from the March 2015 Cathedral Connection

When my annual pledge envelope arrives in the mail, I prayerfully consider my financial commitment, and I also peruse the form that asks me to consider how I might serve All Souls in the coming year.  I don’t know about you, but there have been numerous times when my pencil hovered above the little box marked “Usher.”  I’ve never marked that box, partly because my schedule is so erratic, but also because I didn’t know enough about what the responsibility entailed.  Oh, and also because I thought I would feel “on stage,” which for me invites the possibility of tripping on a rug or stubbing my toe on the altar.  It occurred to me that others might also feel my reluctance, so I talked with a few ushers about their experiences.

Bob Huber, who began ushering about 2 and ½ years ago, admits to being a bit nervous before his first service, but All Souls usher training held him in good stead, and a youngster serving as an usher provided “a beautiful example,” Bob said.  “I figured, if these kids can do it, so can I.”

Bob’s initial trepidation has been replaced with comfort and “an amazing learning experience about the history of our church,” as he serves not only at Sunday services, but at baptisms, ordinations, confirmations, funerals, and other rituals that define the All Souls community.

Ushers commit to one Sunday service a month, and other services are strictly voluntary.  So, you can be very involved or do the minimum.

“Ushering gives me such joy that I can’t imagine why anyone wouldn’t want to do it,” said Bob.

Always looking for opportunities to give back, Ilona Kenrick was attracted to ushering because it was something she could do with her husband.

Ilona ushers at the 9:00 a.m. service, where she enjoys interacting with the children as she hands out coloring supplies.  

Ushering also provides an opportunity to observe the congregation.  “As an usher, I really get to see the diversity of All Souls…and rejoice in it,” Ilona said.  “I look forward to the Sundays I serve.”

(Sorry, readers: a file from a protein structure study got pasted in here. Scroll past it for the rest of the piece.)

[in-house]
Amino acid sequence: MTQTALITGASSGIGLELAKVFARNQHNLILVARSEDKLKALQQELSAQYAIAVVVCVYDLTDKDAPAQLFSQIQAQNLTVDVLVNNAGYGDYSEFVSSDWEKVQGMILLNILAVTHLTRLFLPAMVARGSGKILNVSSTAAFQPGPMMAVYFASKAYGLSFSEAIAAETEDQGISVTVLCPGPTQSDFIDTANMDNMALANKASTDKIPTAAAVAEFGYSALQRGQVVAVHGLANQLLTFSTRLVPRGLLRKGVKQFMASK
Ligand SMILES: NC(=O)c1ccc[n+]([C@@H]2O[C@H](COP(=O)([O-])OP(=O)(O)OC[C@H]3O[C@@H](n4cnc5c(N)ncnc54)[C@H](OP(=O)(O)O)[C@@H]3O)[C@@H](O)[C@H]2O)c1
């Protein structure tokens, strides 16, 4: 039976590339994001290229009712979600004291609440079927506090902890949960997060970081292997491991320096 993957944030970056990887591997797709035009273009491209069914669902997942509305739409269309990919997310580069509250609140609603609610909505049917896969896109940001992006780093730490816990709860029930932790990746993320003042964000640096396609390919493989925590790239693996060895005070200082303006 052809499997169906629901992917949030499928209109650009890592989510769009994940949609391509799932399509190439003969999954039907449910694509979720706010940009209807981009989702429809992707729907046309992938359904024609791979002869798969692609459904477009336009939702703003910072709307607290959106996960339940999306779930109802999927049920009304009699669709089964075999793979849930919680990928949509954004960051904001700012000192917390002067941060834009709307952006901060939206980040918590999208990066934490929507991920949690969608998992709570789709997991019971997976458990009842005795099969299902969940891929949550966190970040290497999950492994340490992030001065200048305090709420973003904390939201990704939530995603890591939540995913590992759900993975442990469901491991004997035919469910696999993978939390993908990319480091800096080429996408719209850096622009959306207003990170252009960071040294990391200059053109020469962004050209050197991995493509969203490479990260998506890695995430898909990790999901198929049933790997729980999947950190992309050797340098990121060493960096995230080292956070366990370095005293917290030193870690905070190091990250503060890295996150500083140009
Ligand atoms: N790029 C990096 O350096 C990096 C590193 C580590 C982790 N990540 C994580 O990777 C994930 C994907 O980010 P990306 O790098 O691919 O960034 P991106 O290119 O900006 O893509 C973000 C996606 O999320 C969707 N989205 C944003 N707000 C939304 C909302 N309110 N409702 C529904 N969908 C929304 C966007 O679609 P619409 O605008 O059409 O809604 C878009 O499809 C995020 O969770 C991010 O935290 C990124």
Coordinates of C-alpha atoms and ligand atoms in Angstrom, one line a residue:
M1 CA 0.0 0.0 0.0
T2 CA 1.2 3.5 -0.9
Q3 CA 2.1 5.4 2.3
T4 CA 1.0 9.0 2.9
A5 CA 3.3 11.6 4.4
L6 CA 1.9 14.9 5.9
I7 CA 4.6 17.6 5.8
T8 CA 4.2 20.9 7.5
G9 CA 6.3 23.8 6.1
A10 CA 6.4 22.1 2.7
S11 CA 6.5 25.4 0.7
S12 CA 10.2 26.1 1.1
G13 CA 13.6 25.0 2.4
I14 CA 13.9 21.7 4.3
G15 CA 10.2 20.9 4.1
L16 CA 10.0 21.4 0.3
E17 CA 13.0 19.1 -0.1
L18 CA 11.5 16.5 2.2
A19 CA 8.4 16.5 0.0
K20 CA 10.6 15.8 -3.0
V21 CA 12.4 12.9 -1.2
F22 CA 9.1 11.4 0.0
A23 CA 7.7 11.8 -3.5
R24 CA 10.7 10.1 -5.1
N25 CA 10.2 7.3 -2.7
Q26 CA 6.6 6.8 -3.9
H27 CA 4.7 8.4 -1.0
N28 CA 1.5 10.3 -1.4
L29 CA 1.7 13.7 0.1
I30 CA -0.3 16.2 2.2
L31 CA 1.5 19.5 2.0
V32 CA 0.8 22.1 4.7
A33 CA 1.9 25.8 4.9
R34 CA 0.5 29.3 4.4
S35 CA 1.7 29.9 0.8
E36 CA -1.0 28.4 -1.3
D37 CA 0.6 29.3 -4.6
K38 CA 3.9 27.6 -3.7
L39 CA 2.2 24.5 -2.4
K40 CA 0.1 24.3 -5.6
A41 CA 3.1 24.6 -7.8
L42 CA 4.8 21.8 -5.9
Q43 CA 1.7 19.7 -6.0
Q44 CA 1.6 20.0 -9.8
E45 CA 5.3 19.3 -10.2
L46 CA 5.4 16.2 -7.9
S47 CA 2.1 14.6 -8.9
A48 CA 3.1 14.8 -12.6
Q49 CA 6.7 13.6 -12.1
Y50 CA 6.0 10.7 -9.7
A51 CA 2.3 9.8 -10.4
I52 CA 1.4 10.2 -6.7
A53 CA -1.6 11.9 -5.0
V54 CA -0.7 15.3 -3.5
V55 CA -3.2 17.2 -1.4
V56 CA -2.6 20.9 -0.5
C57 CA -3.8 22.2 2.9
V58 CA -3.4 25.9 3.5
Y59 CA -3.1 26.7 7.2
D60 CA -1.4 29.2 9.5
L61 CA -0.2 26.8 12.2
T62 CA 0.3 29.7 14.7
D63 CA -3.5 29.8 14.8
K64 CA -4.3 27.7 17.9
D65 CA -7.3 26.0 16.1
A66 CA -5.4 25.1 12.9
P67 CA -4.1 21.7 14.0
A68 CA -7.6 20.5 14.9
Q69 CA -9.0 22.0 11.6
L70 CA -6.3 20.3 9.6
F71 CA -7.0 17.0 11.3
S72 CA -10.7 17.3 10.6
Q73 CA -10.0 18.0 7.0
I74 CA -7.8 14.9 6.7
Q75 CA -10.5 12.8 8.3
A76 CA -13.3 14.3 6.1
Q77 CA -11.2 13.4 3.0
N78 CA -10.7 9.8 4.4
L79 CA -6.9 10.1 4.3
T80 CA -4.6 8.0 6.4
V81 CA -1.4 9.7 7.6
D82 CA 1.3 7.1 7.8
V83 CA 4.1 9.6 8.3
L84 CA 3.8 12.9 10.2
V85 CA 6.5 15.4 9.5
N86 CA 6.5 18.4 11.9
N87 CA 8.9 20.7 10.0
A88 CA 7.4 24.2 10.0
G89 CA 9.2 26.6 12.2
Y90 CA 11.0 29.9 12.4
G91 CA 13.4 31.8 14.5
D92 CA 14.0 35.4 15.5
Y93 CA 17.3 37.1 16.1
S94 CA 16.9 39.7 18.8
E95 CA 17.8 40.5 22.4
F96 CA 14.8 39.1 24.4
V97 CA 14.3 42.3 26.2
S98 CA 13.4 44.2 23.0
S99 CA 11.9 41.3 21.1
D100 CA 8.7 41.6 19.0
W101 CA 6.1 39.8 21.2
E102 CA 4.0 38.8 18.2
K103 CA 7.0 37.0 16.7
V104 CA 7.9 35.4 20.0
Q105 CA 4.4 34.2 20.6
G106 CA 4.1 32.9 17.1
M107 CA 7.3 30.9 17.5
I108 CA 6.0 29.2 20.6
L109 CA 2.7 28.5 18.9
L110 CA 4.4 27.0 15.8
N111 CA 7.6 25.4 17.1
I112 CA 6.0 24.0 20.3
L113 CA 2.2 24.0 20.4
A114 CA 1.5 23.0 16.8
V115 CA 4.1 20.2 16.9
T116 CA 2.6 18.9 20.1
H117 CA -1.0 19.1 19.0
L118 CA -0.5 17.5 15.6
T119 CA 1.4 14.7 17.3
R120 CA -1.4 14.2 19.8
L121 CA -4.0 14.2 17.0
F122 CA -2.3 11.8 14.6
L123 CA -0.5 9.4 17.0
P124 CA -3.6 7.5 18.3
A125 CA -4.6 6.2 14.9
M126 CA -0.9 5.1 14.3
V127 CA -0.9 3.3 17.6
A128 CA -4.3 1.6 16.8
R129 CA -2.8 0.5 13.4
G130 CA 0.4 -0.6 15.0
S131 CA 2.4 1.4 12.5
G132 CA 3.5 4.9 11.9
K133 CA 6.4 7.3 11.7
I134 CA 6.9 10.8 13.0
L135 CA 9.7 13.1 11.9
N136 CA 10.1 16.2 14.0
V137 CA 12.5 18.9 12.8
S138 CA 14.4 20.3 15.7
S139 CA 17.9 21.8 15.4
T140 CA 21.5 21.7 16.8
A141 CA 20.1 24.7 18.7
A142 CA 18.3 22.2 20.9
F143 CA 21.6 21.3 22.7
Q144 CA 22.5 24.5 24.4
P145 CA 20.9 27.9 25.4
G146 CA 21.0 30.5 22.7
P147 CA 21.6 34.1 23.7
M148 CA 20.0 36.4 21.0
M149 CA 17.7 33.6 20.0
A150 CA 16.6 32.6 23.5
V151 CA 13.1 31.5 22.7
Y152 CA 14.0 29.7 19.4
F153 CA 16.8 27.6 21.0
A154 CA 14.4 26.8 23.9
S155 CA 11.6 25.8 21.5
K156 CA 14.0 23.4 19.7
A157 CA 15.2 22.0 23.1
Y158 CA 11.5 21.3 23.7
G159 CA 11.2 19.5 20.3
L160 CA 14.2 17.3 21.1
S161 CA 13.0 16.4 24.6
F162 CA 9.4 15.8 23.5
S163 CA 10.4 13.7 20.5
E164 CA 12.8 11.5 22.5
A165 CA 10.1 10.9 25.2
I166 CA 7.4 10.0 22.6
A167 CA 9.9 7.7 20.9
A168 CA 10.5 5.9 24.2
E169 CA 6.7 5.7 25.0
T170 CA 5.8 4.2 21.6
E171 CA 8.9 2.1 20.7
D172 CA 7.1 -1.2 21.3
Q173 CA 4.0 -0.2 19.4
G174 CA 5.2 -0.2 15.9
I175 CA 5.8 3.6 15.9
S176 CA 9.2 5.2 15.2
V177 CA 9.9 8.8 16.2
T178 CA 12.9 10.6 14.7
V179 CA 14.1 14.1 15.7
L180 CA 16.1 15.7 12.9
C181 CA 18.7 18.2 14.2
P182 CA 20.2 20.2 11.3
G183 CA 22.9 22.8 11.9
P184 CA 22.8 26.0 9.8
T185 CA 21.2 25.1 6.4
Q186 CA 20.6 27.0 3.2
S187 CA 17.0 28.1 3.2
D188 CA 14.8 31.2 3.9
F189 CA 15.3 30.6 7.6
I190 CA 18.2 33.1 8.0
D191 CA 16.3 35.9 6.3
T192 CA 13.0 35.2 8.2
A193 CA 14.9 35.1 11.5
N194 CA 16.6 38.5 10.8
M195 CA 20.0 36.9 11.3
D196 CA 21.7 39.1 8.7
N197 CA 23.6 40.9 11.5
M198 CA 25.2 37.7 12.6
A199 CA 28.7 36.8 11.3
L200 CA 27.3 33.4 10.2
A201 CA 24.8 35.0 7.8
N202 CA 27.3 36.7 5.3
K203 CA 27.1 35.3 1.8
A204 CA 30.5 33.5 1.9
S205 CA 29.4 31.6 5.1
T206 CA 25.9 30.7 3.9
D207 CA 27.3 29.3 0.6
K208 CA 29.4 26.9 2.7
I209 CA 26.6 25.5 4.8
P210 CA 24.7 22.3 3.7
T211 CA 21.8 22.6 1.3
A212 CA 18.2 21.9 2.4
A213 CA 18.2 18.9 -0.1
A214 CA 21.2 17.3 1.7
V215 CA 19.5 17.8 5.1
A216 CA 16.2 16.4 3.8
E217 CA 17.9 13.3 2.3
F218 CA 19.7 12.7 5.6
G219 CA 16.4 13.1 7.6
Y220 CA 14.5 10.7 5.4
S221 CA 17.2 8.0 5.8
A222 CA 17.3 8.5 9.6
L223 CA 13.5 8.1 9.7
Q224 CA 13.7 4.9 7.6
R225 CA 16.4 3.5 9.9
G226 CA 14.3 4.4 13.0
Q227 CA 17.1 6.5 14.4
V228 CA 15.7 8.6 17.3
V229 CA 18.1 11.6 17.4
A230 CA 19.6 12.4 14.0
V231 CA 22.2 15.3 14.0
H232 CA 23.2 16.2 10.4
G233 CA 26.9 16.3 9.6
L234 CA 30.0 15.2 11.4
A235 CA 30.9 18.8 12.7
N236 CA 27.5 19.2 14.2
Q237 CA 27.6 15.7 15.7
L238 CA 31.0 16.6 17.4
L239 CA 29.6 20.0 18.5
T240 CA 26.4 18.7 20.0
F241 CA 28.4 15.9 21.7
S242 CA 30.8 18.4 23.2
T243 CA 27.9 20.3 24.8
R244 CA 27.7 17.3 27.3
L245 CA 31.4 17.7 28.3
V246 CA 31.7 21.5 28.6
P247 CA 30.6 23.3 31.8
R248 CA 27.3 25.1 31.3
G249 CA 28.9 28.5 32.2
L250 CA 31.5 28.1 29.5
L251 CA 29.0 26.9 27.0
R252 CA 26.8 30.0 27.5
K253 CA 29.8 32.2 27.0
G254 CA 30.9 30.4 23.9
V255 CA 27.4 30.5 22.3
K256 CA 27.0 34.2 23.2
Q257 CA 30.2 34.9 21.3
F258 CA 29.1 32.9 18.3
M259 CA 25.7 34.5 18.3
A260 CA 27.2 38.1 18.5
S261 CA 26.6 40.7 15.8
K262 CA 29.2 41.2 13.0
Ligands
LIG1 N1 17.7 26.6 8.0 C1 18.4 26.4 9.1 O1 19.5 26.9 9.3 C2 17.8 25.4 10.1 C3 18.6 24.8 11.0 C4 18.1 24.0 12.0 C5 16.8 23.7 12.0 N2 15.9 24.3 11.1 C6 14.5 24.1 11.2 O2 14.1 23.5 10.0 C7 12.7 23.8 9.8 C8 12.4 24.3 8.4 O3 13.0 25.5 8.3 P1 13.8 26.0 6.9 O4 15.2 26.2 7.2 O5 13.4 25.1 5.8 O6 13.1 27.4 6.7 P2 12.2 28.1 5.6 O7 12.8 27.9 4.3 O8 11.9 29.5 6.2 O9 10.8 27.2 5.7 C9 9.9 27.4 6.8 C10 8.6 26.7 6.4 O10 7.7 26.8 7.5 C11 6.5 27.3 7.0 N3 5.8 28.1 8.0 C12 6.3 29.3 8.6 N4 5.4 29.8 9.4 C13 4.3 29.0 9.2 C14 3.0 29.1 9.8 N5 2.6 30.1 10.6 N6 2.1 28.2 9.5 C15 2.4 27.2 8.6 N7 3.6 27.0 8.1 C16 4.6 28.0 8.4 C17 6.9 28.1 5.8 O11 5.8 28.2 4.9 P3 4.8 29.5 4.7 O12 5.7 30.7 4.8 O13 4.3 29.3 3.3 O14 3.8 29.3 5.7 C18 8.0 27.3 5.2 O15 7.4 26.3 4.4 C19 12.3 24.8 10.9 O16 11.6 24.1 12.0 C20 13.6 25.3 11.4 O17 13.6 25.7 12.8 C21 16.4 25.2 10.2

For Mike Heilig and his youngest son, Marshall, ushering was a way to foster their father/son bond.  “He’s been ushering with me since he was seven, and now he’s eleven,” Mike said.

At first, Marshall used to follow his dad around, but he gradually learned the routine and has become an accomplished usher in his own right.  “He can do the whole job on his own,” Mike said.

From Marshall’s perspective, he likes being able to walk around and not stay seated in the pews.  “I also like having jobs in the service and ringing the Posey Bell,” Marshall said.

First and foremost, all the ushers I interviewed stressed their role in welcoming newcomers and helping them feel that they belong.  All Souls attracts numerous visitors, partly because of new residents and also due to the constant influx of tourists in Asheville.  Many folks are curious about the church designed by Richard Morris Hunt and where George Vanderbilt’s daughter was married.  Offering a heartfelt welcome is everyone’s responsibility, but ushers occupy a unique role.   

Babie Strobel, who ushers and also coordinates the usher schedule, stressed that the ushers at All Souls have formed a collegial group.  “Ushers trade around and support each other.  There’s flexibility in the system.”  She summed up the responsibility, “For many people new to All Souls, ushers are the first people they meet.  We are like the hosts and hostesses of God’s house.”

There are currently openings on the usher roster, and parishioners are encouraged to volunteer.

Next time you’re in church, speak to an usher, a member of the clergy, or call the cathedral office (274- 2681) for more information about becoming a welcoming usher.